Corrections or additions?
Published in U.S. 1 Newspaper on May 31, 2000. All rights
Molding a `Natural Speaker’
The great statesman and orator Winston Churchill was
like the average person in one respect — he got nervous in front
of large crowds. "He’s one of these people you’d think was a
speaker, a great orator, but he worked long and hard on his
says Maria Richard, a former radio broadcaster and public
coach who presents "The Seven Keys to Successful
at the Learning Studio on Tuesday, June 6, at 7 p.m. Call
Almost everyone dreads public speaking, says Richard, but there are
several techniques for overcoming stagefright and adding panache to
your delivery. Richard’s Sellersville-based company, Quality of Life
Training (215-258-1193), helps people do just that.
A graduate of the American Academy of Broadcasting in Philadelphia,
Class of 1979, Richard started her career as an announcer at a Top
40 rock station in North Carolina, but found a home in corporate
"You don’t start making money in radio until you hit the big
she says, "so I ended up doing corporate sales and training and
I’ve evolved into the programs I present now. There’s a lot of
and positive feedback."
Each student is asked to prepare a speech for each class and to
a public speaker they most admire. "It’s called modeling —
the idea behind it is that if you imitate somebody, those skills
your own," says Richard. "Students picture that person in
their mind, then picture that person on stage, finally they picture
themselves on stage giving that speech." Richard also teaches
her students tricks to winning an audience, borrowed largely from
neuro-linguistic programming techniques.
One of her specialities, however, is analyzing the way in which gender
relates to public presentation. Says Richards: "As one public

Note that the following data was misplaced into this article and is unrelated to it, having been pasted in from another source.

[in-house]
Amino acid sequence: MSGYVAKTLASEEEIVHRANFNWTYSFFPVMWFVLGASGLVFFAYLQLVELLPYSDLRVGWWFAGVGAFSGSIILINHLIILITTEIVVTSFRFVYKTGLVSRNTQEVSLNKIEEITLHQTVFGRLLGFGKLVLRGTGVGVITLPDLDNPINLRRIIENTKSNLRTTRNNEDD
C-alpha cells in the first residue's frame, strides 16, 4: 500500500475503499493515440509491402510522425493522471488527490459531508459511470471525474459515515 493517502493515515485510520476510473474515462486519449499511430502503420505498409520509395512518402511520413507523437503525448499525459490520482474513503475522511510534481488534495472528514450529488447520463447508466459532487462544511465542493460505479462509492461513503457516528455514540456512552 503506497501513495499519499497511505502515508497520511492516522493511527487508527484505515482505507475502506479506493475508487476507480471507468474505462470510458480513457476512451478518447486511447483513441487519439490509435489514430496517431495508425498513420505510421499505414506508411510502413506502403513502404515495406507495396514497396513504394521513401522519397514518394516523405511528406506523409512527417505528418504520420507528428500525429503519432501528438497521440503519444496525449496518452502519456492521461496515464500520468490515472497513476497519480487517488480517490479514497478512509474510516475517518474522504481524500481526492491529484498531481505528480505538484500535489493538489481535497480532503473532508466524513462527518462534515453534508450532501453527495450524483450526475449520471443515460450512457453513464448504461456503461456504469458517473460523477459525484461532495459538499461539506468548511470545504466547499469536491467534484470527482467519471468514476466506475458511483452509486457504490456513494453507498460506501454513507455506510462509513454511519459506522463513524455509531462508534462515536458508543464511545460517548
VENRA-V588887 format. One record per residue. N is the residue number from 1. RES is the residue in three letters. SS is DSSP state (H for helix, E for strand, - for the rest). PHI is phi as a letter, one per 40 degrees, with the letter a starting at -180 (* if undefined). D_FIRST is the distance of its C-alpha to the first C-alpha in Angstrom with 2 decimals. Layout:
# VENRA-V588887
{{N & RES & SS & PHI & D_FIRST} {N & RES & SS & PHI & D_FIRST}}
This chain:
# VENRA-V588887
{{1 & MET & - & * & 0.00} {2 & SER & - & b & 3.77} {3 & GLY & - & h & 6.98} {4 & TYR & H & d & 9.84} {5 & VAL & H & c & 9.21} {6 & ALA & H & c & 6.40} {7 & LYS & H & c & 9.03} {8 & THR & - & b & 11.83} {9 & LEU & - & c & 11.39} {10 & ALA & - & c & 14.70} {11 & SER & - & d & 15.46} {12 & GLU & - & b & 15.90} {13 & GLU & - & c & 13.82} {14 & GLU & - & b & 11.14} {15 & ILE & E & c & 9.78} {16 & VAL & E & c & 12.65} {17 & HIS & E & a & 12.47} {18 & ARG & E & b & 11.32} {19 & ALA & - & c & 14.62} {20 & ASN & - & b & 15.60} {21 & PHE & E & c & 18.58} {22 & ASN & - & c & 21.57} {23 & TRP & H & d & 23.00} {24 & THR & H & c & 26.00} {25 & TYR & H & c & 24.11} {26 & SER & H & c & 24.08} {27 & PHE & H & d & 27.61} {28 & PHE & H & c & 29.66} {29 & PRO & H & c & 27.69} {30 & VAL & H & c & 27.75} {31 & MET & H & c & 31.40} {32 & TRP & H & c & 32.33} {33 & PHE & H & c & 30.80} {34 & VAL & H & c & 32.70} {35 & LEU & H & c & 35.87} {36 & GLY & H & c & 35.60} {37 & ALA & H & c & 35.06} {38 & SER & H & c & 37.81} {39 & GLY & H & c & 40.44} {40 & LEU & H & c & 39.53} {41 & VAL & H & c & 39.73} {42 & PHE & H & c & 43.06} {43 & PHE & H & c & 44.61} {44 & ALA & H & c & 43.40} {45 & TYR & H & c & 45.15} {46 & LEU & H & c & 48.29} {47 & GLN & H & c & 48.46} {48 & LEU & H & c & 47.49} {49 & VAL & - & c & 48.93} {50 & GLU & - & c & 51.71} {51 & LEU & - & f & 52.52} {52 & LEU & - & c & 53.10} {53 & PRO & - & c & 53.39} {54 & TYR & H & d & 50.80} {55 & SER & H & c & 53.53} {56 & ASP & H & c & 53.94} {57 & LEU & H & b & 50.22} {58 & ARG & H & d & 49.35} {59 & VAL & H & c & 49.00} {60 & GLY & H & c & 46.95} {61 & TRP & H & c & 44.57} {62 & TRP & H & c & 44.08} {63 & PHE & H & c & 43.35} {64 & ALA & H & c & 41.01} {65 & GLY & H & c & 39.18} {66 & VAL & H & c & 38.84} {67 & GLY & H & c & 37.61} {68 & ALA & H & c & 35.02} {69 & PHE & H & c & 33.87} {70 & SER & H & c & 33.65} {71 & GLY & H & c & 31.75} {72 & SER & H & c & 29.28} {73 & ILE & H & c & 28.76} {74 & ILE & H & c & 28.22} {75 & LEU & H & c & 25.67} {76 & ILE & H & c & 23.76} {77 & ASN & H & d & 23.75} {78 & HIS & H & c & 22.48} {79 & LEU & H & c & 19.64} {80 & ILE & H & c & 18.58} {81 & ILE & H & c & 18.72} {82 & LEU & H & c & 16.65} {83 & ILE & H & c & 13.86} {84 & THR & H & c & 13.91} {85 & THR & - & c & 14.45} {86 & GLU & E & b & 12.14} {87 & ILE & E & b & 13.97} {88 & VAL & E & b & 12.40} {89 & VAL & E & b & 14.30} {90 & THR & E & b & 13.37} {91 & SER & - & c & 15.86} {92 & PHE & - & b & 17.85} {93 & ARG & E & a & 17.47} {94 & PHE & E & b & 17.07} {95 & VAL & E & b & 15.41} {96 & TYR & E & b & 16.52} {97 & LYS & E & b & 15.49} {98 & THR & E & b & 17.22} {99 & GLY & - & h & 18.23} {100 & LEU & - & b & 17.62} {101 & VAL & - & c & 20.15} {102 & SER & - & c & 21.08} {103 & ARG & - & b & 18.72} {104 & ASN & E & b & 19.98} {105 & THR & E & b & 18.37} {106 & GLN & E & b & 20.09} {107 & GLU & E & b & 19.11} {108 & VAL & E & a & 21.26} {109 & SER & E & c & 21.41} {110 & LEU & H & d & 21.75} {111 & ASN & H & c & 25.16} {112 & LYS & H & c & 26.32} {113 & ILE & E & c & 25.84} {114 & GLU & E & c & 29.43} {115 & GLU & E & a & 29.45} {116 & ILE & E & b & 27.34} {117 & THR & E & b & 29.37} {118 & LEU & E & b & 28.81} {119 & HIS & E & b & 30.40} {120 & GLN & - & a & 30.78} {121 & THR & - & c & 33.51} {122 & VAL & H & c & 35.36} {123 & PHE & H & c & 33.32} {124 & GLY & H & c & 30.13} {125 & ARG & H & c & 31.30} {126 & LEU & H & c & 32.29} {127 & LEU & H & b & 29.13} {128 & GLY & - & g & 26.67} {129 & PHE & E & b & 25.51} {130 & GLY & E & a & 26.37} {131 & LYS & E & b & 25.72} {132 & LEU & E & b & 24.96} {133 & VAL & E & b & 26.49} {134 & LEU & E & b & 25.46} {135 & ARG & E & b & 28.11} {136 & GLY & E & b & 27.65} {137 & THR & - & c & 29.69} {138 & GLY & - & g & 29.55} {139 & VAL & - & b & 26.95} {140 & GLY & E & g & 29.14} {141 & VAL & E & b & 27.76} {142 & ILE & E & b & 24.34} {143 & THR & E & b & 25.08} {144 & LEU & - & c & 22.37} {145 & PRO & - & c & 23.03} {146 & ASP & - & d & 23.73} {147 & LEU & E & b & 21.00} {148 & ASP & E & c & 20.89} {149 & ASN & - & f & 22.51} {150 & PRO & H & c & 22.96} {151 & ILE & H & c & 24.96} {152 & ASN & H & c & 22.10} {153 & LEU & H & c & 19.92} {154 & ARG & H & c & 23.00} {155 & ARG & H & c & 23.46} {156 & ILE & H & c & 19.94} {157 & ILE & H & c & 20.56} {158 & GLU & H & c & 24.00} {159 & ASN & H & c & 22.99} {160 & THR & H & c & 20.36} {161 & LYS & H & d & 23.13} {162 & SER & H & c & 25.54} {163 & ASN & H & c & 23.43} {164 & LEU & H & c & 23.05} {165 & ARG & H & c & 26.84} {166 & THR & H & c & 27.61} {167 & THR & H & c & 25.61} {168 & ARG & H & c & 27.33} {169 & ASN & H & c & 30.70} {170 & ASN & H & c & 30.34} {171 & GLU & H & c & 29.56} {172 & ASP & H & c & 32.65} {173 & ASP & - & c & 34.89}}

speaking coach once said, `When a man gets up to speak, people listen.
When a woman gets up to speak, people look, and if they like what
they see, they listen.’ It’s still very true that women are judged
Bad habits such as fidgeting or talking at light speed are universal
among men and women, but women tend to have their own eccentricities
— like standing with one knee bent, hip pressed out, rather than
with feet planted on the ground. "A lot of us do this
and it looks bad," says Richard. "Sometimes when women do
this they look like little girls. There’s something we talk about
called the posture of confidence. When your feet are on the ground
you look more confident."
Another universal bad habit, says Richard, is taking advice on public
speaking from amateurs. On Richard’s "Don’t" list:
think I first heard of that on the Brady Bunch," says Richard,
"but it’s still a cliche. First of all, with some of the audiences
that I’m in front of, that would be a scary thought. Secondly, there
are better ways to relax. Instead of picturing people in their
picture a friend in the audience."
"You never know when you might need them," says Richard.
notes does not say that you’re any less of a speaker — it just
says that you’re a professional speaker. I think if I didn’t have
them that’s when I really would draw a blank."
"The audience has a vested interest in you doing a good job,"
says Richard, "because often they’ve paid to see you and they
want to see you succeed."
— Melinda Sherwood
Corrections or additions?
This page is published by PrincetonInfo.com
— the web site for U.S. 1 Newspaper in Princeton, New Jersey.